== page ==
The global shift to small- and medium-scale irrigation is potentially compatible with high-agrobiodiversity production. A case study of the Cochabamba region in central Bolivia between 1990 and 2002 is designed to examine new interactions of irrigation with agrobiodiversity through change and continuity of landscape structures and functions. Irrigation change contributed to increased commercial potato and peach farming. Still persistent interactions of canal woodland habitat (landscape matrix including uncultivated or "wild" agrobiodiversity) with patches of cultivated agrobiodiversity helped ensure nutrient transfer and likelihood of gene flow. Farmers' field-level responses continued to include agrobiodiversity, especially multiple farmer varieties (FVs) of Andean maize. Capacities of social-ecological resilience in the period from 1990 to 2002 are estimated to have been moderate in anthropogenic canal woodlands (≥ 95 percent continued cover, albeit with reduced connectivity) and cultivated agrobiodiversity (viable with local loss of Andean potato FVs) and moderate-high in wild agrobiodiversity (viable with reduced capacity due to modified weed management). Indigenous "ethnodevelopment" applied to Andean community irrigation contributed positively to social-ecological resilience, albeit with significant limitations. Findings recommend that global change policies build emphasis on the interactions of water resource and agrobiodiversity management.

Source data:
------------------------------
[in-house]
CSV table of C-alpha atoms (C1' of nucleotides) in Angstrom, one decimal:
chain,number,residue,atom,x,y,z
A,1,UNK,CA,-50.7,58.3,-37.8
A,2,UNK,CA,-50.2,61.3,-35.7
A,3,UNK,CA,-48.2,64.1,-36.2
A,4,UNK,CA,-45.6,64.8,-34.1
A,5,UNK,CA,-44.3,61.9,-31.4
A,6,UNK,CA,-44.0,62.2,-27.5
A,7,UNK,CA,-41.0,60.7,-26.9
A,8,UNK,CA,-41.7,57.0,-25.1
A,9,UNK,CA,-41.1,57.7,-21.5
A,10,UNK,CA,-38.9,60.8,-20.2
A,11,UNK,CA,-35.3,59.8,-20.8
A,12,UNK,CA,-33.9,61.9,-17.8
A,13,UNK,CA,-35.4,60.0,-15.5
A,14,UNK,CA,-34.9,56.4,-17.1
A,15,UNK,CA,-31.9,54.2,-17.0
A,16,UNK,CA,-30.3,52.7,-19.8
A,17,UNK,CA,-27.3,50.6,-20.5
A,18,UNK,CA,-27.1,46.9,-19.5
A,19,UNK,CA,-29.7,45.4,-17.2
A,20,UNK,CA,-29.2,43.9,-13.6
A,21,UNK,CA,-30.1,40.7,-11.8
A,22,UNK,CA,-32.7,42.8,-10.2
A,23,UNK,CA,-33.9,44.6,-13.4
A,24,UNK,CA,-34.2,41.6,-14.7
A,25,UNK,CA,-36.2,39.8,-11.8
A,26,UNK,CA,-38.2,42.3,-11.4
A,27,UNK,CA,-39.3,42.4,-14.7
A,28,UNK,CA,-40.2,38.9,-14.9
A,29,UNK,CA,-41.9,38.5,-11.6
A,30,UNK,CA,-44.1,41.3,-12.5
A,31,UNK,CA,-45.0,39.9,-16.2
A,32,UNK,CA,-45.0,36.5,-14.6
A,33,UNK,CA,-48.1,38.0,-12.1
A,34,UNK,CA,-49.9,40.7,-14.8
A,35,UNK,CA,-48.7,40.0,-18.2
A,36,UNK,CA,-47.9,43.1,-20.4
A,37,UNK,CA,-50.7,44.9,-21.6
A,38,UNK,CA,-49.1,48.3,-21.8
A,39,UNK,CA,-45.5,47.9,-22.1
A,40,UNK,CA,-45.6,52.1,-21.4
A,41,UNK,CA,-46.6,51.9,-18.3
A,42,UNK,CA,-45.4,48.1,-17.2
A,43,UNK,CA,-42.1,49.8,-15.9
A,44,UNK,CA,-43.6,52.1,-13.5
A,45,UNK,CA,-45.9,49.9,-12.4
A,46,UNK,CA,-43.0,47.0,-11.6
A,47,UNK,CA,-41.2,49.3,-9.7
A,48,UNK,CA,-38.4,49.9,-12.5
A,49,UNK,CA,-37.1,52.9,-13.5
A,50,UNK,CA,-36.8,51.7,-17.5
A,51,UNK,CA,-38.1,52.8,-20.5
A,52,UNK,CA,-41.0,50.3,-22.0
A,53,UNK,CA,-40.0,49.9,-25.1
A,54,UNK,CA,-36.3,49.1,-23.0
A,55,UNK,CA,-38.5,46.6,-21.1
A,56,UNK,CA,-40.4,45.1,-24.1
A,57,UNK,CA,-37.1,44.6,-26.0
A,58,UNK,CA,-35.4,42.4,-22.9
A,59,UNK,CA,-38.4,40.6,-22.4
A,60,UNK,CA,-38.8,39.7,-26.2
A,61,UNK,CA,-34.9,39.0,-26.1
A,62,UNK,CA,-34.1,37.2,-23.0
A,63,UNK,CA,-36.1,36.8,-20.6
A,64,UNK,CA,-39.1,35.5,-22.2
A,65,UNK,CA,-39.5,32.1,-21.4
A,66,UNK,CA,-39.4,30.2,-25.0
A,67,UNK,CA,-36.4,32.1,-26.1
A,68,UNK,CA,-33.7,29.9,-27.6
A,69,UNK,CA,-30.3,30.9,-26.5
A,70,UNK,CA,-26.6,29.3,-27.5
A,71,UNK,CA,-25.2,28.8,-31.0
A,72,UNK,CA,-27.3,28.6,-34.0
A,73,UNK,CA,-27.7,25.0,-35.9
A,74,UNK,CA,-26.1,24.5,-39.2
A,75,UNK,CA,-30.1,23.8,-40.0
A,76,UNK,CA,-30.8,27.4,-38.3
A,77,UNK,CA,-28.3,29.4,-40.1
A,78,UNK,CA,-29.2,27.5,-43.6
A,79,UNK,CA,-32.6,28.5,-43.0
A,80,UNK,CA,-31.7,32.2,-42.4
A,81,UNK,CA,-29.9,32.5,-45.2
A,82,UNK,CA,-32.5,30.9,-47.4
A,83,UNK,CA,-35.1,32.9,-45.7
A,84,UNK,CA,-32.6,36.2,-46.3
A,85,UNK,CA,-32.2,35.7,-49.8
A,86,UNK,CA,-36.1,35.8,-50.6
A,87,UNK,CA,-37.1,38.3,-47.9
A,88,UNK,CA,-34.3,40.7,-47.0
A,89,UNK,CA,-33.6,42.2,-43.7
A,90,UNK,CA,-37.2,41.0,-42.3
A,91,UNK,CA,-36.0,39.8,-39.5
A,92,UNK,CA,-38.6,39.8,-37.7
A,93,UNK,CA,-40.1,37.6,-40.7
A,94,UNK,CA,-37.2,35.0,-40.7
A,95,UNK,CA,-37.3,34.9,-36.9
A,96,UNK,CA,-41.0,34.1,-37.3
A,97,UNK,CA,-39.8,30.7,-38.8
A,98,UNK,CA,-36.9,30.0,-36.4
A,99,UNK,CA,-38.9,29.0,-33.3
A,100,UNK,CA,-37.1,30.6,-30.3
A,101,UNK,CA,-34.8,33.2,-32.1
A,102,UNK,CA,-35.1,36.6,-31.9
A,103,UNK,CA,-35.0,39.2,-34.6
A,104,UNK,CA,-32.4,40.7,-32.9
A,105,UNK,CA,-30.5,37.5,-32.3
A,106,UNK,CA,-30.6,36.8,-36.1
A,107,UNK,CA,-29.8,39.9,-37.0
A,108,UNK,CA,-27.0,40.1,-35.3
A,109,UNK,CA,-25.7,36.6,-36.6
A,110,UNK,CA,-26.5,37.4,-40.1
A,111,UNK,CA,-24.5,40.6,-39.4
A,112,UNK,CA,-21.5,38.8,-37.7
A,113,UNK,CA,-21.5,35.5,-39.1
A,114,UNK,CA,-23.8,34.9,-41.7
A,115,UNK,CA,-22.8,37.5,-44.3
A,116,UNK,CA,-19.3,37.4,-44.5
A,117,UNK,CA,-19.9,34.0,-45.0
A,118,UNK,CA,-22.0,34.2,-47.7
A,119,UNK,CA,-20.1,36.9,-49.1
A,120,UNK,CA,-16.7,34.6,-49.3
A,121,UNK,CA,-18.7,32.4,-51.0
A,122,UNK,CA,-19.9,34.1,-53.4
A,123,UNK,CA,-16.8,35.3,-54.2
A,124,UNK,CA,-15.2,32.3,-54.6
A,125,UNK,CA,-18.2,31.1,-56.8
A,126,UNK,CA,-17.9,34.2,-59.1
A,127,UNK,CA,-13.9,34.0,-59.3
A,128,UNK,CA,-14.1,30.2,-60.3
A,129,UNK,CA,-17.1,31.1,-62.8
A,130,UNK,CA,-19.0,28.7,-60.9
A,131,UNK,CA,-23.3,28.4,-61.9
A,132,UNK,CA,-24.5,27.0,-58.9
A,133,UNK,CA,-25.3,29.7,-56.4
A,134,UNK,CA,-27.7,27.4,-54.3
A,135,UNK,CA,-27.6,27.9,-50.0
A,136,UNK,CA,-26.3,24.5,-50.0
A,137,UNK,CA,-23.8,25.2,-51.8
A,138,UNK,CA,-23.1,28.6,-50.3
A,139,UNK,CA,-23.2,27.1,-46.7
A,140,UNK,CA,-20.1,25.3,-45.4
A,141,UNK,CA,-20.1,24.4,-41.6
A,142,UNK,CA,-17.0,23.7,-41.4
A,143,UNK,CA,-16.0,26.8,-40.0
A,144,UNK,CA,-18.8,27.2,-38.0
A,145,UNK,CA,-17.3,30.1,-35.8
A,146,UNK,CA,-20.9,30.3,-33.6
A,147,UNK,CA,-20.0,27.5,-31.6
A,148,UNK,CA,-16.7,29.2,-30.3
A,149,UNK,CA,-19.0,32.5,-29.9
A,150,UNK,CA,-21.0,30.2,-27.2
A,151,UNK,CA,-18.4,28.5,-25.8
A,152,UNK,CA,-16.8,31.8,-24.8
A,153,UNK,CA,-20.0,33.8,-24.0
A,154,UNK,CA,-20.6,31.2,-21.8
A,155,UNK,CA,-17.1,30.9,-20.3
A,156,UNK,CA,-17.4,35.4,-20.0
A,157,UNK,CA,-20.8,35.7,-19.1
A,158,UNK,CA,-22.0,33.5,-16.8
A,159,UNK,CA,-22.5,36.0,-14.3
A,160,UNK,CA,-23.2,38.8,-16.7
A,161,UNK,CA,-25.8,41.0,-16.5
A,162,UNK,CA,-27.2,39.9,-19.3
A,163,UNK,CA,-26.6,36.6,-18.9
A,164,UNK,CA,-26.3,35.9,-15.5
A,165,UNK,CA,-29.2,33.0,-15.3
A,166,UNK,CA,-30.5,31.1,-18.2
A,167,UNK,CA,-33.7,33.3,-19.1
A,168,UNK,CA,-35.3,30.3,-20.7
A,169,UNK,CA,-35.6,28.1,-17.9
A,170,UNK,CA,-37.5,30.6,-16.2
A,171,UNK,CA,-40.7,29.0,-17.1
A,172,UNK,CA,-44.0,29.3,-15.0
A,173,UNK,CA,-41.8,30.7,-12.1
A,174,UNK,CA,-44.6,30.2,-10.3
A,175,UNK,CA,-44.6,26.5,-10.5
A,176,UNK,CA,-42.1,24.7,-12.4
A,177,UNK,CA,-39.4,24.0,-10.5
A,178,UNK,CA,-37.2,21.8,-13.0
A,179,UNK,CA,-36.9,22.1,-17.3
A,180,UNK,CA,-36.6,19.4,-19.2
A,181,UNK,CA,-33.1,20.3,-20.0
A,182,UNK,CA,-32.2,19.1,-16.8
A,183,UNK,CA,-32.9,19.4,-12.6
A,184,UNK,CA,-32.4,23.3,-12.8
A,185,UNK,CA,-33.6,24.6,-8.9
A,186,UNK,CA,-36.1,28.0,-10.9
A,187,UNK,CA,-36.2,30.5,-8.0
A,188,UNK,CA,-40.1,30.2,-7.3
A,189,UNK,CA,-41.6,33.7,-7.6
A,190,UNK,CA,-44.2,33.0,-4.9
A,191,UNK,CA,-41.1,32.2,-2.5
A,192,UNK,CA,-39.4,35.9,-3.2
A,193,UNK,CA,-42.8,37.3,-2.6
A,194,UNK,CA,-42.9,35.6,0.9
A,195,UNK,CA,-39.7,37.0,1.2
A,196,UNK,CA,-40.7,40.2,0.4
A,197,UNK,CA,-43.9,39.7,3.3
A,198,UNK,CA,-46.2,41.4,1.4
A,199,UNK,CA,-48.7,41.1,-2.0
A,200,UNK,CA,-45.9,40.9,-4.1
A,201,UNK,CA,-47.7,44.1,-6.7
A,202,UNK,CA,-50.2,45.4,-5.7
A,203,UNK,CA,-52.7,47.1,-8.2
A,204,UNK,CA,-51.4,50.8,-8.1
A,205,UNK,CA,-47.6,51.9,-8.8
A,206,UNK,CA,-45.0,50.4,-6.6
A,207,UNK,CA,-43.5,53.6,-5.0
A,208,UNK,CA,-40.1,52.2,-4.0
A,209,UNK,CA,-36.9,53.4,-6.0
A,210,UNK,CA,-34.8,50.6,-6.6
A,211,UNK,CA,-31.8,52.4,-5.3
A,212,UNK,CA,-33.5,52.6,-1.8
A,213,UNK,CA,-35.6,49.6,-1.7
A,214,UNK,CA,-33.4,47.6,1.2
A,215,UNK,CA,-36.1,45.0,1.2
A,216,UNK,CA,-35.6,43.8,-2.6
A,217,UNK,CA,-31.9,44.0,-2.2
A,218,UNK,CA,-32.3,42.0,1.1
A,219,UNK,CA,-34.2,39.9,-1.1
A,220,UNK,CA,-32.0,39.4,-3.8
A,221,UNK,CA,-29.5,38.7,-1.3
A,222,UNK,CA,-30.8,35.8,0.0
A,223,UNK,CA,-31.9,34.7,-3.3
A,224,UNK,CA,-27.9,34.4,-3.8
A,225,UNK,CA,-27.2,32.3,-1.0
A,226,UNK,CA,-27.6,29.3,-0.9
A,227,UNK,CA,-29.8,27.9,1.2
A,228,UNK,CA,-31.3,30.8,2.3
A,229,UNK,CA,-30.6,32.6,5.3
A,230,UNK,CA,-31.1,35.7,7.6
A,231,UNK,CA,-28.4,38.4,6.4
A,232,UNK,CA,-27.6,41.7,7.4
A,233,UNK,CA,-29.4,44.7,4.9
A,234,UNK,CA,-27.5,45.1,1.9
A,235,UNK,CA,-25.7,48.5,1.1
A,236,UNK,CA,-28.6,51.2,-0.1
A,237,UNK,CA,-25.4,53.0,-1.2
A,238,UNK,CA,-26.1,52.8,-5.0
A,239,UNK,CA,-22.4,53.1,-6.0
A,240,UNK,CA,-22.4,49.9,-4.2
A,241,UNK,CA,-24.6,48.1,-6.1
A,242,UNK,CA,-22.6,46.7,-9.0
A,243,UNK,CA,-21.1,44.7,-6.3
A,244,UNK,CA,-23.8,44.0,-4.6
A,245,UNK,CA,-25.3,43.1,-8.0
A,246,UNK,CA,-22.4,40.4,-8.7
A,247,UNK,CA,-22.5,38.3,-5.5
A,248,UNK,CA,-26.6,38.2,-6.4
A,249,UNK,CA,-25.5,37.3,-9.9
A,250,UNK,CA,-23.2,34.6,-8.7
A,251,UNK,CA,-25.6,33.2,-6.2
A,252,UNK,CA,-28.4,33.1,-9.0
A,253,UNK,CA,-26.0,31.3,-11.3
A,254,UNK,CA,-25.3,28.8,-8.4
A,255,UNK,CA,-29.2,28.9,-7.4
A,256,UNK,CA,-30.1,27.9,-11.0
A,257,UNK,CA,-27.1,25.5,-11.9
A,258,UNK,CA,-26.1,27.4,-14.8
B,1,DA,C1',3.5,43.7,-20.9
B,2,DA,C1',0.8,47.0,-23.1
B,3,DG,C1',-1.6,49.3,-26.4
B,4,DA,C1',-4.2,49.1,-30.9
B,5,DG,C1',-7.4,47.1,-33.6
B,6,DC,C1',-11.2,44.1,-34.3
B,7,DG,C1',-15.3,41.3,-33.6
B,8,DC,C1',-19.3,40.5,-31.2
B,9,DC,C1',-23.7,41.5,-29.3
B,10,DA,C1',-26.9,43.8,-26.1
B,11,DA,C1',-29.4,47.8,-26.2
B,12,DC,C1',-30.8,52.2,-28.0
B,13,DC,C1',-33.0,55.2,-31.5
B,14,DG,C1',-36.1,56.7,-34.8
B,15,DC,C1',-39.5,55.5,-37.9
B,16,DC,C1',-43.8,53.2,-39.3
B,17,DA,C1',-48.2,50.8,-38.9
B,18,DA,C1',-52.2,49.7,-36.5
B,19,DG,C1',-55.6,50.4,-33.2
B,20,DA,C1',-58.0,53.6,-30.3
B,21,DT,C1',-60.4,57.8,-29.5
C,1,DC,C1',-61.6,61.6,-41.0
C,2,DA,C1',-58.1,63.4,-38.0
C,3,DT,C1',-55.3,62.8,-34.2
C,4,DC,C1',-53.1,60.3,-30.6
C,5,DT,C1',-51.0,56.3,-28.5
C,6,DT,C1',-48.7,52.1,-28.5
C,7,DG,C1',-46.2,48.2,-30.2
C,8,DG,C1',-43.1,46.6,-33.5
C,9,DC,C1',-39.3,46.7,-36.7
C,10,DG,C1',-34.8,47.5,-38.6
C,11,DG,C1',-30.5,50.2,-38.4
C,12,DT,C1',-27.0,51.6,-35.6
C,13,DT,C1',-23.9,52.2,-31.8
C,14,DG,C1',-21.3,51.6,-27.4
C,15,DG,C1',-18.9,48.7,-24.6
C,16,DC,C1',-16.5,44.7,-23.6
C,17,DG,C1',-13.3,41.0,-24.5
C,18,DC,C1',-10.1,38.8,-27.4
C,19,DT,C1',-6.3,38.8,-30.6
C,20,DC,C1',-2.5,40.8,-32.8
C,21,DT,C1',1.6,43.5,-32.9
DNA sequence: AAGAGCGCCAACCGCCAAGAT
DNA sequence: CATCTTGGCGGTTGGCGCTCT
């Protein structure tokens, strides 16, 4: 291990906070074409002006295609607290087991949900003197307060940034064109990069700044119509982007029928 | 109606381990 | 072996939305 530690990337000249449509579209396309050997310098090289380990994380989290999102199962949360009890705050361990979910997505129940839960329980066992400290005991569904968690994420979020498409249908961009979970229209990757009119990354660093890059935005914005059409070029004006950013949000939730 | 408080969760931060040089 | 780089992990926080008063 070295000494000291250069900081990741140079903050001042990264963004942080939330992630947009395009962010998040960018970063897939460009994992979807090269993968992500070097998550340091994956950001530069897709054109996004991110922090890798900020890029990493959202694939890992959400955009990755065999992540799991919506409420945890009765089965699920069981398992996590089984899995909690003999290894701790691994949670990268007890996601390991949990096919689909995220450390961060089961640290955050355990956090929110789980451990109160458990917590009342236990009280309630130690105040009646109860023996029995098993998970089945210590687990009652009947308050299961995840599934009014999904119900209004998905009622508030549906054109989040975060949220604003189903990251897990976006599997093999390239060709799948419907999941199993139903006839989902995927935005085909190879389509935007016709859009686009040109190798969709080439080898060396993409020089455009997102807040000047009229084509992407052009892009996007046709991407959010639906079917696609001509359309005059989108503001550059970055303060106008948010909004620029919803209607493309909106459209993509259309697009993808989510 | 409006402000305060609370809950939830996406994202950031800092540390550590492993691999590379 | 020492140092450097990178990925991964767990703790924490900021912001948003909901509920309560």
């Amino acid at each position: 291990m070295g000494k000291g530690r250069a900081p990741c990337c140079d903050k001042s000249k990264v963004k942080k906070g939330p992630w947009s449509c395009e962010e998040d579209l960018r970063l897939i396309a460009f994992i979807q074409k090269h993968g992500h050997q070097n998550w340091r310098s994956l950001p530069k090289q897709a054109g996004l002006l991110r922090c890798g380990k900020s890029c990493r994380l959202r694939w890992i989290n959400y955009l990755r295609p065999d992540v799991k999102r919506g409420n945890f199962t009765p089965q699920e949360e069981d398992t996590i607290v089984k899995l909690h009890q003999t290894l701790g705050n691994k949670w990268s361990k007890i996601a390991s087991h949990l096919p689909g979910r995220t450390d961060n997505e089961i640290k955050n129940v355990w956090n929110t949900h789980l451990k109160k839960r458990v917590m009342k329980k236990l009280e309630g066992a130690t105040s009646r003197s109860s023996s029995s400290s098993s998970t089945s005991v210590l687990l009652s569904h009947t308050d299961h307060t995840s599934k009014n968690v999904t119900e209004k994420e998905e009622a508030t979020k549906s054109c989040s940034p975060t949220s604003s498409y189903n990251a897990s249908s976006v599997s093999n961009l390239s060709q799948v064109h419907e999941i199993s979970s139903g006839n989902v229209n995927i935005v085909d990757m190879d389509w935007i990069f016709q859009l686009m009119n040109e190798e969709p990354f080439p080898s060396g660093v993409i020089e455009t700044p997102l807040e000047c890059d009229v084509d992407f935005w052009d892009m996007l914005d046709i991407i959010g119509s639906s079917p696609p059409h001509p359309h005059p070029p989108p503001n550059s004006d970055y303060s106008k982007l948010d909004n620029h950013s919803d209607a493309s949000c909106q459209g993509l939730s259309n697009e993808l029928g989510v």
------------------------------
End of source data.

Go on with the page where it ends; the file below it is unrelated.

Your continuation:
All Science Journal Classification (ASJC) codes
- Geography, Planning and Development
- Earth-Surface Processes